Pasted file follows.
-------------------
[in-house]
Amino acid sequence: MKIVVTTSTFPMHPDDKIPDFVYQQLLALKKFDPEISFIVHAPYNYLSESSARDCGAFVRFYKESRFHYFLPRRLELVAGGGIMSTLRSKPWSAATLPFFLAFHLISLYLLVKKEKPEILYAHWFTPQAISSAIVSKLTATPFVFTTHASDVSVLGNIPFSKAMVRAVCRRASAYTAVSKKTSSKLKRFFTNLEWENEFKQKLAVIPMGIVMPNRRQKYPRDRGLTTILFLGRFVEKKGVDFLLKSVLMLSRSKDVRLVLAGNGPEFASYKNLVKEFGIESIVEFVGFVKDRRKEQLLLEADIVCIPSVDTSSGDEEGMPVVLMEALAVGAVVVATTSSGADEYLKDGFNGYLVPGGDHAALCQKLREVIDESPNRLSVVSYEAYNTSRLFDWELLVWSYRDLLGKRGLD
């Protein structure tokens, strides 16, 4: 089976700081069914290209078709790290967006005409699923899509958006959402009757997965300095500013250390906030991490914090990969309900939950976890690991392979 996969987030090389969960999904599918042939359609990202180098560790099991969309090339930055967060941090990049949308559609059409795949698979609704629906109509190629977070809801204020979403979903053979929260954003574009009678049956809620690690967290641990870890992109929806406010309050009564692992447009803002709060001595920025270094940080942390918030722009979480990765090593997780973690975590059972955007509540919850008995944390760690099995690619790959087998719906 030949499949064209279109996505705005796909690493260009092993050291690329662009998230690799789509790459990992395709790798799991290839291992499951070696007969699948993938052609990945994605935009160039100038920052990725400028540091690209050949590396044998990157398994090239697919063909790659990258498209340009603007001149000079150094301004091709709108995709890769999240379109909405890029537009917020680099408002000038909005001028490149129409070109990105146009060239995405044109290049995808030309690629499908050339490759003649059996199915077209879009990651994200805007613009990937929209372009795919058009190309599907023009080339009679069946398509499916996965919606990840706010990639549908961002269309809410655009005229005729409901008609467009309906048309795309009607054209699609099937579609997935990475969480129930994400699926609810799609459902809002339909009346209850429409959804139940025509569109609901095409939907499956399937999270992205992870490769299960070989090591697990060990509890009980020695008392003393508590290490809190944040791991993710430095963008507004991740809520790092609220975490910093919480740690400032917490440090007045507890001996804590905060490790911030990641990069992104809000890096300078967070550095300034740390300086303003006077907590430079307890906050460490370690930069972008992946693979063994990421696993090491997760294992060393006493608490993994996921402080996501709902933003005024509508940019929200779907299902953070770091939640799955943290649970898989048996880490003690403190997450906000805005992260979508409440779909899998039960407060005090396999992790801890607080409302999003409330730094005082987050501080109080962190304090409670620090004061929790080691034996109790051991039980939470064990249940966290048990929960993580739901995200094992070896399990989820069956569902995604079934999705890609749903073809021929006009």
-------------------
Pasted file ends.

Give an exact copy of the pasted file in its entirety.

[in-house]
Amino acid sequence: MKIVVTTSTFPMHPDDKIPDFVYQQLLALKKFDPEISFIVHAPYNYLSESSARDCGAFVRFYKESRFHYFLPRRLELVAGGGIMSTLRSKPWSAATLPFFLAFHLISLYLLVKKEKPEILYAHWFTPQAISSAIVSKLTATPFVFTTHASDVSVLGNIPFSKAMVRAVCRRASAYTAVSKKTSSKLKRFFTNLEWENEFKQKLAVIPMGIVMPNRRQKYPRDRGLTTILFLGRFVEKKGVDFLLKSVLMLSRSKDVRLVLAGNGPEFASYKNLVKEFGIESIVEFVGFVKDRRKEQLLLEADIVCIPSVDTSSGDEEGMPVVLMEALAVGAVVVATTSSGADEYLKDGFNGYLVPGGDHAALCQKLREVIDESPNRLSVVSYEAYNTSRLFDWELLVWSYRDLLGKRGLD
């Protein structure tokens, strides 16, 4: 089976700081069914290209078709790290967006005409699923899509958006959402009757997965300095500013250390906030991490914090990969309900939950976890690991392979 996969987030090389969960999904599918042939359609990202180098560790099991969309090339930055967060941090990049949308559609059409795949698979609704629906109509190629977070809801204020979403979903053979929260954003574009009678049956809620690690967290641990870890992109929806406010309050009564692992447009803002709060001595920025270094940080942390918030722009979480990765090593997780973690975590059972955007509540919850008995944390760690099995690619790959087998719906 030949499949064209279109996505705005796909690493260009092993050291690329662009998230690799789509790459990992395709790798799991290839291992499951070696007969699948993938052609990945994605935009160039100038920052990725400028540091690209050949590396044998990157398994090239697919063909790659990258498209340009603007001149000079150094301004091709709108995709890769999240379109909405890029537009917020680099408002000038909005001028490149129409070109990105146009060239995405044109290049995808030309690629499908050339490759003649059996199915077209879009990651994200805007613009990937929209372009795919058009190309599907023009080339009679069946398509499916996965919606990840706010990639549908961002269309809410655009005229005729409901008609467009309906048309795309009607054209699609099937579609997935990475969480129930994400699926609810799609459902809002339909009346209850429409959804139940025509569109609901095409939907499956399937999270992205992870490769299960070989090591697990060990509890009980020695008392003393508590290490809190944040791991993710430095963008507004991740809520790092609220975490910093919480740690400032917490440090007045507890001996804590905060490790911030990641990069992104809000890096300078967070550095300034740390300086303003006077907590430079307890906050460490370690930069972008992946693979063994990421696993090491997760294992060393006493608490993994996921402080996501709902933003005024509508940019929200779907299902953070770091939640799955943290649970898989048996880490003690403190997450906000805005992260979508409440779909899998039960407060005090396999992790801890607080409302999003409330730094005082987050501080109080962190304090409670620090004061929790080691034996109790051991039980939470064990249940966290048990929960993580739901995200094992070896399990989820069956569902995604079934999705890609749903073809021929006009």